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Angels in America's spirit of resistance

Review by Alan Maass | December 5, 2003 | Page 9

Angels in America, directed by Mike Nichols, written by Tony Kushner based on his play, starring Justin Kirk, Patrick Wilson, Al Pacino and Mary-Louise Parker. Showing on HBO starting December 7.

IF ANGELS in America gets the audience it deserves when it debuts on HBO this weekend, some right-wing buffoons may be wishing they hadn't hounded CBS's The Reagans off the air.

Conservatives went on a rampage about The Reagans mini-series because it wasn't respectful enough about their hero. But Angels in America has nothing but contempt for Ronald Reagan and the miserable years of right-wing fanaticism that he presided over as president in the 1980s.

Tony Kushner's magnificent two-part, seven-hour play was first performed on stage more than a decade ago. Now it has been turned into a movie--to be broadcast in two parts on HBO, with the original script almost intact, and some of the best actors around performing in it.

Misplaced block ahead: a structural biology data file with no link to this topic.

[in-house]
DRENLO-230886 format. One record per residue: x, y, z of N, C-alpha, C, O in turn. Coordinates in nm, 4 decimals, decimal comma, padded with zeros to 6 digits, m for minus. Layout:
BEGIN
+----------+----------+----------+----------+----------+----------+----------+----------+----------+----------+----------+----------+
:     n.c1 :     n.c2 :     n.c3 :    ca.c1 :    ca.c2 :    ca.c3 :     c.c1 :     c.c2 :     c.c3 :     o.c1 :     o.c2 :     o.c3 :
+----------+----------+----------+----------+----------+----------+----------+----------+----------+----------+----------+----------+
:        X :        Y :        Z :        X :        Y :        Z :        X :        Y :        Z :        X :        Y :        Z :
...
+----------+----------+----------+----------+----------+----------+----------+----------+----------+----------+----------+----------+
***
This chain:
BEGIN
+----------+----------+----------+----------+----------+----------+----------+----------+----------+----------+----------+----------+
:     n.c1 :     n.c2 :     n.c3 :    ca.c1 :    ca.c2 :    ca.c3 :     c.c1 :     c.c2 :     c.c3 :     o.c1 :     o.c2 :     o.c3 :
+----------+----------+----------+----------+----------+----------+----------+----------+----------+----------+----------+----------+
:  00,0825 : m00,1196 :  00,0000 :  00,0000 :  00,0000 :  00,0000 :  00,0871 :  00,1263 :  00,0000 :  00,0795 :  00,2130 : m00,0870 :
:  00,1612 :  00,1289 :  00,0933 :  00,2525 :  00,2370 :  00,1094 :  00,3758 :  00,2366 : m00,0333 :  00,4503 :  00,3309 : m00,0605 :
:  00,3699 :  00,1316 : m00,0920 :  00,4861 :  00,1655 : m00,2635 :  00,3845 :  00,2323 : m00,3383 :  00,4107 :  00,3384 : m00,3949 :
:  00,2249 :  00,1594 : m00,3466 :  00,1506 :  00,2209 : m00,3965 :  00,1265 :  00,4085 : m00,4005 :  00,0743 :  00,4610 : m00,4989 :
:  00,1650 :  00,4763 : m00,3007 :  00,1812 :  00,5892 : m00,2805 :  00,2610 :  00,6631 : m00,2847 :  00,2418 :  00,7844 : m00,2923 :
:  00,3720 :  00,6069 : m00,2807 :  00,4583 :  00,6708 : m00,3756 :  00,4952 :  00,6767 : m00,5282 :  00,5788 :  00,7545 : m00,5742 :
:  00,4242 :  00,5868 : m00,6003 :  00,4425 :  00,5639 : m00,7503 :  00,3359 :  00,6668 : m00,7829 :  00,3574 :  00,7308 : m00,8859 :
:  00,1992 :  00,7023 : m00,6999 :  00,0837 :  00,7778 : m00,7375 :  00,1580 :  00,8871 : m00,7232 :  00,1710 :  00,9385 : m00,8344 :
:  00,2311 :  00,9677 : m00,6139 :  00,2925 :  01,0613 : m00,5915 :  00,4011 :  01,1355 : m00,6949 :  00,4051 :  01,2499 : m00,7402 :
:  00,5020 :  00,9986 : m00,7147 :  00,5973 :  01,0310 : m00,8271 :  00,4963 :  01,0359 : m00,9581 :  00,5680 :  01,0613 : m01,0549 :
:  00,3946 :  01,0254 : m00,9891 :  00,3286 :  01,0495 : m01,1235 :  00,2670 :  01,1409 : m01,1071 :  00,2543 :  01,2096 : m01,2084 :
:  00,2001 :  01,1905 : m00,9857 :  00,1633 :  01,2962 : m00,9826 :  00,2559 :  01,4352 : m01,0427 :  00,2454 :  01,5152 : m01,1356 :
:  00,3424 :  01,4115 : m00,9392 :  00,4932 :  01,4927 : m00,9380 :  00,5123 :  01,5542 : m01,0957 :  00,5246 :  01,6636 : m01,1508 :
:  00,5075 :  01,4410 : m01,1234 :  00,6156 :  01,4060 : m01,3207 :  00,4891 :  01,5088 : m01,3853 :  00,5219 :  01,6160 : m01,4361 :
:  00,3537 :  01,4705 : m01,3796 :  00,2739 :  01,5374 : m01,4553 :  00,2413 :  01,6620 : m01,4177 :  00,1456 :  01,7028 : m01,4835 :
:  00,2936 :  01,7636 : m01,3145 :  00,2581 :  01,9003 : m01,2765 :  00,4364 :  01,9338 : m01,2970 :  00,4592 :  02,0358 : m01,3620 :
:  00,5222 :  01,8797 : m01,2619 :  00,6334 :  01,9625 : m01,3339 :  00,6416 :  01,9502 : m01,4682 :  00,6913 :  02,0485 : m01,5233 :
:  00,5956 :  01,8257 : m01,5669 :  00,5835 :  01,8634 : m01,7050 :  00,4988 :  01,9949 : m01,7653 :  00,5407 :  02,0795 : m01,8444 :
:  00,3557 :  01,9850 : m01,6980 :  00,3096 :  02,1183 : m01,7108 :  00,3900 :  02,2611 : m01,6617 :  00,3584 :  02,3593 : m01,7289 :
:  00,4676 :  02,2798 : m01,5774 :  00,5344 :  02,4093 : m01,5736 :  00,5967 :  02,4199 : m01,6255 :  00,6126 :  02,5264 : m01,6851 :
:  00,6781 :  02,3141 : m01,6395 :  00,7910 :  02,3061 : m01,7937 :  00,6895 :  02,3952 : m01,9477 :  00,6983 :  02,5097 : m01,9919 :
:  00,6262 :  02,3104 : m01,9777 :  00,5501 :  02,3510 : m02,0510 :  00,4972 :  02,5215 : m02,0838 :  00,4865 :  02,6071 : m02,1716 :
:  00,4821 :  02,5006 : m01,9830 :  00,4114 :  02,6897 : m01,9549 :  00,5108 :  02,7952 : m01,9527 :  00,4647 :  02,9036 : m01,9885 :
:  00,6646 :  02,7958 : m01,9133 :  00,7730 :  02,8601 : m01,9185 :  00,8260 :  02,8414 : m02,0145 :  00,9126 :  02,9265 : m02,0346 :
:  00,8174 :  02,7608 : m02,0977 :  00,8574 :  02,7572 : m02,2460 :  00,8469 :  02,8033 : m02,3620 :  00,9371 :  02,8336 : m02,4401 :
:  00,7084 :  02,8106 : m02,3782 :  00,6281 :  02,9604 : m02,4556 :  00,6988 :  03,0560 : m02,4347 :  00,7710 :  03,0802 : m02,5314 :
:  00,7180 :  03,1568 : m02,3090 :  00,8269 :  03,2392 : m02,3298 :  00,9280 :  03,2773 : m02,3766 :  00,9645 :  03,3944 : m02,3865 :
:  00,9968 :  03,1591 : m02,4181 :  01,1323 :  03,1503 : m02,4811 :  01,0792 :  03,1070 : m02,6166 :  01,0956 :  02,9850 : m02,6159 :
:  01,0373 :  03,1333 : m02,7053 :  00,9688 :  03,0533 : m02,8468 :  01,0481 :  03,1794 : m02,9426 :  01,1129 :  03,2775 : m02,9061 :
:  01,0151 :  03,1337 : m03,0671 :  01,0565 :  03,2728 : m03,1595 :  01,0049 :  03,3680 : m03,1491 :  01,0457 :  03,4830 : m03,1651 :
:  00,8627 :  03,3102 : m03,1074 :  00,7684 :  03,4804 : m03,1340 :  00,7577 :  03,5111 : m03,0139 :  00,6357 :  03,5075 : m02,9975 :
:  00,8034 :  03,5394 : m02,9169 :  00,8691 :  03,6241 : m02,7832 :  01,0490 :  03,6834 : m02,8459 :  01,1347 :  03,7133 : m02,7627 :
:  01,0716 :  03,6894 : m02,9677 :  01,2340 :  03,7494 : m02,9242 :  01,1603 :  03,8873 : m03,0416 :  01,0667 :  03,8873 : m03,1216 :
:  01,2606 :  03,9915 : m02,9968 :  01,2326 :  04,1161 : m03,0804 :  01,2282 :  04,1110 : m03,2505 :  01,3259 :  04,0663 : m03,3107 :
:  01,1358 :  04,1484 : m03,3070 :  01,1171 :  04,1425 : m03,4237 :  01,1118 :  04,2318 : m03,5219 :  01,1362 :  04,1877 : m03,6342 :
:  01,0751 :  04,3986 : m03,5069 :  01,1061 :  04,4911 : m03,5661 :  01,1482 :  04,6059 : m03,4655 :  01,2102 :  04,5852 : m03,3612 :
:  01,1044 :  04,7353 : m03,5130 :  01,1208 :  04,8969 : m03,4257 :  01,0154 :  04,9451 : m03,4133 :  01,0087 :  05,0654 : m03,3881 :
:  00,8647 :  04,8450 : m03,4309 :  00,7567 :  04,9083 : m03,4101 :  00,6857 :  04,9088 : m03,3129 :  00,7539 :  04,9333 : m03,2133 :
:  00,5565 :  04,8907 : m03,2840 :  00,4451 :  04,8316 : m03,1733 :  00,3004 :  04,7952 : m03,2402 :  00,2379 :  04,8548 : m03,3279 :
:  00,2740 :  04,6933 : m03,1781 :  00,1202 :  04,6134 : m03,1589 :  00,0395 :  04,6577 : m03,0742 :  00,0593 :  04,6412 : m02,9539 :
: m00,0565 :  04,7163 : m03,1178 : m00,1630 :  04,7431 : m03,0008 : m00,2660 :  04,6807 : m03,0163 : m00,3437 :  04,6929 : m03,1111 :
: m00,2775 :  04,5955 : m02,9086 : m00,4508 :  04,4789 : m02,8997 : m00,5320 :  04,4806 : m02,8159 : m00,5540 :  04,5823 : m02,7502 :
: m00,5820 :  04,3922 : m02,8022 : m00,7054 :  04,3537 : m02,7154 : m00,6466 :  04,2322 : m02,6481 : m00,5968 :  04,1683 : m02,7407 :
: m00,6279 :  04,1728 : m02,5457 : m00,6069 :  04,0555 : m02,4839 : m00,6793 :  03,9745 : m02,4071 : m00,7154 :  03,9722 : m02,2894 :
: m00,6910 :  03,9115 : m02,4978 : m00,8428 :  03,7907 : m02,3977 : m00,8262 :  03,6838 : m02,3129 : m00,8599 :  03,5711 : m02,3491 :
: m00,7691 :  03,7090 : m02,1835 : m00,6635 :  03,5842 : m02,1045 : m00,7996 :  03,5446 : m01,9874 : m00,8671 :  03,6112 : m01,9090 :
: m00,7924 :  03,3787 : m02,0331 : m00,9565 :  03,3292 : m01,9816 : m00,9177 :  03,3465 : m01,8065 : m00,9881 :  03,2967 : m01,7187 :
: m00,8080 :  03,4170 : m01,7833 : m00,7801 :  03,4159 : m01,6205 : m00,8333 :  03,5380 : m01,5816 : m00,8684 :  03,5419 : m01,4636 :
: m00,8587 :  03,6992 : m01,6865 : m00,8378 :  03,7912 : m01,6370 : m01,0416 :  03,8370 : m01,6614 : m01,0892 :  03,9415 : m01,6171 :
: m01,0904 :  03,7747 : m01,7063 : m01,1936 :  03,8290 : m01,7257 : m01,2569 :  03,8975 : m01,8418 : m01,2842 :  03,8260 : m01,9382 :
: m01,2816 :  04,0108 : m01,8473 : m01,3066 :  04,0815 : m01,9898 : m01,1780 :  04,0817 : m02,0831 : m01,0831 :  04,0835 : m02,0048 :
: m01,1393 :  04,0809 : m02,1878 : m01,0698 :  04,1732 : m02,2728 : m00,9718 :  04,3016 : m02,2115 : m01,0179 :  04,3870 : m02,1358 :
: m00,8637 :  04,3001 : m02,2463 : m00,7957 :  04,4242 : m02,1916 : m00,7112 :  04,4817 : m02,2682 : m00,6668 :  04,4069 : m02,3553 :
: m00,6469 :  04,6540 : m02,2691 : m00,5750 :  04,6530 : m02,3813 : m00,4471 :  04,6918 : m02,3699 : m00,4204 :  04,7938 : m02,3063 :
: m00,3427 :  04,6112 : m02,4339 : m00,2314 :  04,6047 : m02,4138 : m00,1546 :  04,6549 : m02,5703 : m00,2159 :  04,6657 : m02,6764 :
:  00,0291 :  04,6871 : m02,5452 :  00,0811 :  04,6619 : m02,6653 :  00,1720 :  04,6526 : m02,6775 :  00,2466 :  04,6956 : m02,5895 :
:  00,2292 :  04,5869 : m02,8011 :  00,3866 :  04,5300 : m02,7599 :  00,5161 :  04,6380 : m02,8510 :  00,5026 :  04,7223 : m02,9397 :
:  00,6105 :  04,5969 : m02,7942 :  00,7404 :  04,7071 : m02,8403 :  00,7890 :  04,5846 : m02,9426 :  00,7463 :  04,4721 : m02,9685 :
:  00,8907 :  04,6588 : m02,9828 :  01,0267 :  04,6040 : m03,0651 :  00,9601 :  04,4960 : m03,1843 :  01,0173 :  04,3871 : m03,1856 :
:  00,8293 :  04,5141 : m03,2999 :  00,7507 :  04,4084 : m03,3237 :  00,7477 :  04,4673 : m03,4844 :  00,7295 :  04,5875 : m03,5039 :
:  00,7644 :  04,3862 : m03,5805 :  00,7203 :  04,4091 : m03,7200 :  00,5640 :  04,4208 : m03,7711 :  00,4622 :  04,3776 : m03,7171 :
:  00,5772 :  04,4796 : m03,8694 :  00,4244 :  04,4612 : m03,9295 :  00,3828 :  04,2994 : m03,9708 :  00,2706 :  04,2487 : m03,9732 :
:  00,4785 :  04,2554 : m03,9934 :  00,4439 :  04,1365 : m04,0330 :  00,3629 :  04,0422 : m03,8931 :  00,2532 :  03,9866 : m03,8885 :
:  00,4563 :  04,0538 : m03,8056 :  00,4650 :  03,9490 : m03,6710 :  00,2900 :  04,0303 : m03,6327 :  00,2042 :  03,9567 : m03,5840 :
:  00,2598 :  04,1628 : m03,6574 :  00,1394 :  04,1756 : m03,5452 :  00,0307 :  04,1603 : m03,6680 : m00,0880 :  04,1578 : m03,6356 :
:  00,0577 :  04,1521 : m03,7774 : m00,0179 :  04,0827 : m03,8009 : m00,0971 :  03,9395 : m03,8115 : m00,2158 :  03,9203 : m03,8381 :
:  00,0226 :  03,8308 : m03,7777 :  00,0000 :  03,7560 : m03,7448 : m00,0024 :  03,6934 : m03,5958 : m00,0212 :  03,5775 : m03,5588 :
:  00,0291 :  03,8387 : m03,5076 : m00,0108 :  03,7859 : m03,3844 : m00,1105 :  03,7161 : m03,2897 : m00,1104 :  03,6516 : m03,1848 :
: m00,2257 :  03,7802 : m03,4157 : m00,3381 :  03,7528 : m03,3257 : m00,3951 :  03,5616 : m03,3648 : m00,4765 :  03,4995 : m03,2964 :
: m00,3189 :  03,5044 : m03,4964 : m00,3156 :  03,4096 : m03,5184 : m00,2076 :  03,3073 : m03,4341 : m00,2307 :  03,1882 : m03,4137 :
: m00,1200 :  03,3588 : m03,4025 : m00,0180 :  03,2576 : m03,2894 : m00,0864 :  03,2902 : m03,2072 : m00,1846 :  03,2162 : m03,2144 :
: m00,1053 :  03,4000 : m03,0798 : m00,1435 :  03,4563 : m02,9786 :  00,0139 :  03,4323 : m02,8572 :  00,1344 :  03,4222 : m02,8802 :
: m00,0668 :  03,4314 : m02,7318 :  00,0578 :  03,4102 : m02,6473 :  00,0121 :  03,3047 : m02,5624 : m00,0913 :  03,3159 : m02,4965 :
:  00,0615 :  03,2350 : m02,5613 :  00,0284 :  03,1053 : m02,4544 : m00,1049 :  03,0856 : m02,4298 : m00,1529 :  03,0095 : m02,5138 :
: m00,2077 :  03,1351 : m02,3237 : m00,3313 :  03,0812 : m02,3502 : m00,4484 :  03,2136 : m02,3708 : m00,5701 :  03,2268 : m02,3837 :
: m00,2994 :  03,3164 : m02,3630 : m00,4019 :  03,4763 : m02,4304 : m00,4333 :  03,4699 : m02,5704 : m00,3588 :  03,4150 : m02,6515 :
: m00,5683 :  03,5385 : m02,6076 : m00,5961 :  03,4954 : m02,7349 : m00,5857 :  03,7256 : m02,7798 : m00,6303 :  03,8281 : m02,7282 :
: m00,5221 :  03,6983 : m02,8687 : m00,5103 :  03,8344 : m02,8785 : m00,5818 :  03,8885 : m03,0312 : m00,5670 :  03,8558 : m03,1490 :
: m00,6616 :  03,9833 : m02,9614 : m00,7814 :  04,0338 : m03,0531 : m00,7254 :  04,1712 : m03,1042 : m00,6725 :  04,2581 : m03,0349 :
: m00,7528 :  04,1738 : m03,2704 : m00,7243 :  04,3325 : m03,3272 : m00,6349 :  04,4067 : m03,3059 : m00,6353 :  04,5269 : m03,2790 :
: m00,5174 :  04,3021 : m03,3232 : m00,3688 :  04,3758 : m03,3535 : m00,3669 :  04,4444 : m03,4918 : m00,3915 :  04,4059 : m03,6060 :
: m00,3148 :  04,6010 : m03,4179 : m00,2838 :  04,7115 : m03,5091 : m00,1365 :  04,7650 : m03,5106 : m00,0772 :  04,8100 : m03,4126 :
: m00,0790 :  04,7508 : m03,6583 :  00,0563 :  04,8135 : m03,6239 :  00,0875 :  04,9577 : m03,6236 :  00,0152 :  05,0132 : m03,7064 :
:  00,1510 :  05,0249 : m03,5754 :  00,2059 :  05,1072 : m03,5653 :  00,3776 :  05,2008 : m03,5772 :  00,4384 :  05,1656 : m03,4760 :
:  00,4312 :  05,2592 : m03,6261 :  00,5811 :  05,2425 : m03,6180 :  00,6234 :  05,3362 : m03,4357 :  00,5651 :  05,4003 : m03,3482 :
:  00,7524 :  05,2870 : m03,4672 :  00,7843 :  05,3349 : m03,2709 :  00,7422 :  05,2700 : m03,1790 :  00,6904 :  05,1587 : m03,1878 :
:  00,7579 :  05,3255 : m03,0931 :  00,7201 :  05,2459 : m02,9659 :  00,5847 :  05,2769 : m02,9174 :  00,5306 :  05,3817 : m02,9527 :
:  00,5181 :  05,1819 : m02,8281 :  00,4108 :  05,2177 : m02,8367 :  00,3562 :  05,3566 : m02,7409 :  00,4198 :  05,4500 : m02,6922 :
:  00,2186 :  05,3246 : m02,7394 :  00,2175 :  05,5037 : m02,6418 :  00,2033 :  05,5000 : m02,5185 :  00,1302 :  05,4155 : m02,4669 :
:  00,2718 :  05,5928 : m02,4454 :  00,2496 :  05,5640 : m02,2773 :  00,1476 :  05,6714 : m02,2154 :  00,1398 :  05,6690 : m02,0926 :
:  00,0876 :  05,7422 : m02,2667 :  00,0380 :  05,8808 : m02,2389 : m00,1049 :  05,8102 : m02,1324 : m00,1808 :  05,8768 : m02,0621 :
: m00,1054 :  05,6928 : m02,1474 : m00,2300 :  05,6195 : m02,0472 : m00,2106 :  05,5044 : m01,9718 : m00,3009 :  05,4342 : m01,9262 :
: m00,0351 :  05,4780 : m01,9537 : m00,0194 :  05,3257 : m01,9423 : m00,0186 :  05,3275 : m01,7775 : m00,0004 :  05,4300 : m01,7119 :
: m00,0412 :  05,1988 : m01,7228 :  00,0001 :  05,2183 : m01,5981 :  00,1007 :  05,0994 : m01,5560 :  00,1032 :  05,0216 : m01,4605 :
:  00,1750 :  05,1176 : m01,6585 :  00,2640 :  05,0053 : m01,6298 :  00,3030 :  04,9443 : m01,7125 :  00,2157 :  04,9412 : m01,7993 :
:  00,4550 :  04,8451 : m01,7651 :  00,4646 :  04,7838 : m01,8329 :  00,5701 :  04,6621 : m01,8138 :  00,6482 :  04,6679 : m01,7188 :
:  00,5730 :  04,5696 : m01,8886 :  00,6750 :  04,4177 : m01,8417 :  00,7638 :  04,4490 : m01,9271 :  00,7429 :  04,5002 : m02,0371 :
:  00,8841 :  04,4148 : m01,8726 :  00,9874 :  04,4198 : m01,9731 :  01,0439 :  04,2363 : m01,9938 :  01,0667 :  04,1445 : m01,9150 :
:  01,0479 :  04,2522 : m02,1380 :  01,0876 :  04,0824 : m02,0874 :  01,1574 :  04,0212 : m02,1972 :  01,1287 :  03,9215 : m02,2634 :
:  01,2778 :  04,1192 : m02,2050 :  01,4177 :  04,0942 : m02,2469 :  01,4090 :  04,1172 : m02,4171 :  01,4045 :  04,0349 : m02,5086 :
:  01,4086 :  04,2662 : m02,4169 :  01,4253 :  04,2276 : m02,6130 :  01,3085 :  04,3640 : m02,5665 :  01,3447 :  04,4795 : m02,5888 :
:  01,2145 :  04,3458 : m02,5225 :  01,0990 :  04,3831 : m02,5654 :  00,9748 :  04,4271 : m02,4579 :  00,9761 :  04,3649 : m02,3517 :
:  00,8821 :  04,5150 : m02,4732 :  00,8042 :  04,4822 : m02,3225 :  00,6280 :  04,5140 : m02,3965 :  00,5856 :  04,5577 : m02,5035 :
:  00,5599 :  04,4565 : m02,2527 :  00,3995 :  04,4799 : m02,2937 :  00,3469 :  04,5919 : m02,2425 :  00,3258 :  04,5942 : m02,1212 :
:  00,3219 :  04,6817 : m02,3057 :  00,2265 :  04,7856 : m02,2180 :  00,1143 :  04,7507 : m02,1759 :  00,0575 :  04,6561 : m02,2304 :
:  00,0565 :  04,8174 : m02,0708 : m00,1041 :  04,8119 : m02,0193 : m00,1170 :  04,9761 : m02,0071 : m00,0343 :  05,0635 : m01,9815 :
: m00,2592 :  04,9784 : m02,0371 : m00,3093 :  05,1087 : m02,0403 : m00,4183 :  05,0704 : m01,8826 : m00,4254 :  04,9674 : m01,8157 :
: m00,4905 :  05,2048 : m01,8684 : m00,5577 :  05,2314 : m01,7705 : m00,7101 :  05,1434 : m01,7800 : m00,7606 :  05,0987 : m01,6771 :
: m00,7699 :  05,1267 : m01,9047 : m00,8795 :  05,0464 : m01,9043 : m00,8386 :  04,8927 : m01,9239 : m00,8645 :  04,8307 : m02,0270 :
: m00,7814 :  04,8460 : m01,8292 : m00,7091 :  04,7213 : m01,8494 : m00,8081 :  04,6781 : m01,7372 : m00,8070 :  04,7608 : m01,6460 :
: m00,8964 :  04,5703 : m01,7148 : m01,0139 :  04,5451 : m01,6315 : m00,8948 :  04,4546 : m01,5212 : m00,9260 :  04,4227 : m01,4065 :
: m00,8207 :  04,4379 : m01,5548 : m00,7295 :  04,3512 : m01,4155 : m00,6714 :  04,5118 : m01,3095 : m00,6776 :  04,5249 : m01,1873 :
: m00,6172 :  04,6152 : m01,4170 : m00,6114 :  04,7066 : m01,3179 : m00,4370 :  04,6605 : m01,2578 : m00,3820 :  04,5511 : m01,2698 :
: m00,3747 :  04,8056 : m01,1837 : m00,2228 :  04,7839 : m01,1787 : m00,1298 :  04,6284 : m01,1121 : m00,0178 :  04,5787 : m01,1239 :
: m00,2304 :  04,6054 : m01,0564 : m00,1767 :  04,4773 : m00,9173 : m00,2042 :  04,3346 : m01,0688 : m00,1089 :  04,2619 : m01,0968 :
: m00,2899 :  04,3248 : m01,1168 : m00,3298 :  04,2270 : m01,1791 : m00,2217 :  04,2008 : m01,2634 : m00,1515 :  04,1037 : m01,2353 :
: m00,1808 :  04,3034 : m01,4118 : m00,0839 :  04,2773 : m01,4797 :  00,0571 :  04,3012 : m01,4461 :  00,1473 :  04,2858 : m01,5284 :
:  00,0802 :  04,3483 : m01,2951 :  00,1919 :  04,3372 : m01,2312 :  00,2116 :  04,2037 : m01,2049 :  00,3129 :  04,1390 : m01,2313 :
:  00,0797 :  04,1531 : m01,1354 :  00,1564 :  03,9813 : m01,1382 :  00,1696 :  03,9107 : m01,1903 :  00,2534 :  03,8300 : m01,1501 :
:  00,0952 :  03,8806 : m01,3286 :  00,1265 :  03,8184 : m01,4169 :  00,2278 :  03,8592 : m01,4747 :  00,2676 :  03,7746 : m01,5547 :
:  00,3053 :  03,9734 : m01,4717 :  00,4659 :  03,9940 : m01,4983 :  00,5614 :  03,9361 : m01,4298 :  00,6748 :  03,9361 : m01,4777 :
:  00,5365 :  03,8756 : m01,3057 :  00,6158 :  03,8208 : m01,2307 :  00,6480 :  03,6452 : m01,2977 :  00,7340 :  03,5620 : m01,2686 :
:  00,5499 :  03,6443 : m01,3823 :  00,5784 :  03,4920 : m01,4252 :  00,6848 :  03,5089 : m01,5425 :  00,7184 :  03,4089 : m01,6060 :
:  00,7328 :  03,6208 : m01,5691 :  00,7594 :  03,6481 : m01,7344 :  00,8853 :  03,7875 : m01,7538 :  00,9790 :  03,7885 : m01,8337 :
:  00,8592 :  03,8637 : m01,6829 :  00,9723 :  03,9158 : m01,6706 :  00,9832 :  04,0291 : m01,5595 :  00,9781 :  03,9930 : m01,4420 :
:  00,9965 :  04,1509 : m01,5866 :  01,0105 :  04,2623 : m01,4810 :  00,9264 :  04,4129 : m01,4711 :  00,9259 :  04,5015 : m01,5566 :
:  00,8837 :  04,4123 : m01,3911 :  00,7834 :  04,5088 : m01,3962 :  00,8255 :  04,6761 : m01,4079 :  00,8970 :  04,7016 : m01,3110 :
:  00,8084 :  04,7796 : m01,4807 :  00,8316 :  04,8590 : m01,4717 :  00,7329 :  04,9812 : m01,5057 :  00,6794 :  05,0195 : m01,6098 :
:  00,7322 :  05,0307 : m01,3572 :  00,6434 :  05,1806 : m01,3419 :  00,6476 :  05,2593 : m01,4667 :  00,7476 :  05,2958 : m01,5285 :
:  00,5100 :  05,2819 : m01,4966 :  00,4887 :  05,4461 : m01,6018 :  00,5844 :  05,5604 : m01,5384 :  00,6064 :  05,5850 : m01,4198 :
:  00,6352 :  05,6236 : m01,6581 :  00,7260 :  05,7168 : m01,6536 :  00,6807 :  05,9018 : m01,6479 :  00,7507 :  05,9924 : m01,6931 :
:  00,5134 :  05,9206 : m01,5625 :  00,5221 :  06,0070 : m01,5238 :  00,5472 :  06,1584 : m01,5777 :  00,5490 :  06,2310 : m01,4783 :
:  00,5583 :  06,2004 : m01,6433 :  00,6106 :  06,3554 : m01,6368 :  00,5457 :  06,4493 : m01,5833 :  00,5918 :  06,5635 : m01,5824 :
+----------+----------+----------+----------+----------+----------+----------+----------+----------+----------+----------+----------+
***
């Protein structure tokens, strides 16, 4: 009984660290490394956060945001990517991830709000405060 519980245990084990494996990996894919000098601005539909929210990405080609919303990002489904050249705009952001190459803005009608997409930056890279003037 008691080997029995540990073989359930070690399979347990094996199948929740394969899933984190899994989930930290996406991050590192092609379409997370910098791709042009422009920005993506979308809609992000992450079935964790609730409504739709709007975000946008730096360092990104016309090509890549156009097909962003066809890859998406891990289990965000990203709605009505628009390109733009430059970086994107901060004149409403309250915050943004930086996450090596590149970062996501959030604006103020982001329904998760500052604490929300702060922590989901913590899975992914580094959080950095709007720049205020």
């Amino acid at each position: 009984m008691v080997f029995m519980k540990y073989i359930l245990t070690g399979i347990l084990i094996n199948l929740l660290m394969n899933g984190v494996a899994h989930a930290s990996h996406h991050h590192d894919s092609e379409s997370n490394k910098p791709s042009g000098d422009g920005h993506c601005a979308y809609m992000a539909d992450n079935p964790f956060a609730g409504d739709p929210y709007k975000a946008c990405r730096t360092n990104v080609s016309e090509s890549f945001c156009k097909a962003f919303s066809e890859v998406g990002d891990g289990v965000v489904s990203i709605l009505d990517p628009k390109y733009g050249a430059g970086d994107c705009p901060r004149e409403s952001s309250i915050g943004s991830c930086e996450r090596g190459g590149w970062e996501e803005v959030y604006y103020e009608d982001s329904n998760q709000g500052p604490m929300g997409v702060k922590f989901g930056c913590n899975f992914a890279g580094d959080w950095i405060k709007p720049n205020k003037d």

At the heart of the story is the very issue that the right went crazy about with The Reagans--the AIDS epidemic. Angels in America is explicit about how Reagan's anti-gay bigotry and silence about the disease is directly responsible for the deaths of tens of thousands.

Angels in America is also about many other things, political and not--the Republicans' manipulation of the federal courts, religion and why people maintain their faiths, the meaning of loyalty and responsibility to those closest to us in a world of tragedy and screwed-up priorities.

It will do your soul good to hear Kushner's characters heap abuse and mockery on Reagan and his gang of narrow-minded bigots. But the story is also driven by a spirit of resistance, as its chief character, Prior, who suffers from AIDS, travels to the heavens to plead for "more life"--for himself, but also for a society that is being ruined by greed and hatred.

His final words--"The Great Work Begins"--is a call to action against everything that Ronald Reagan represents. It's a message that bears repeating today.

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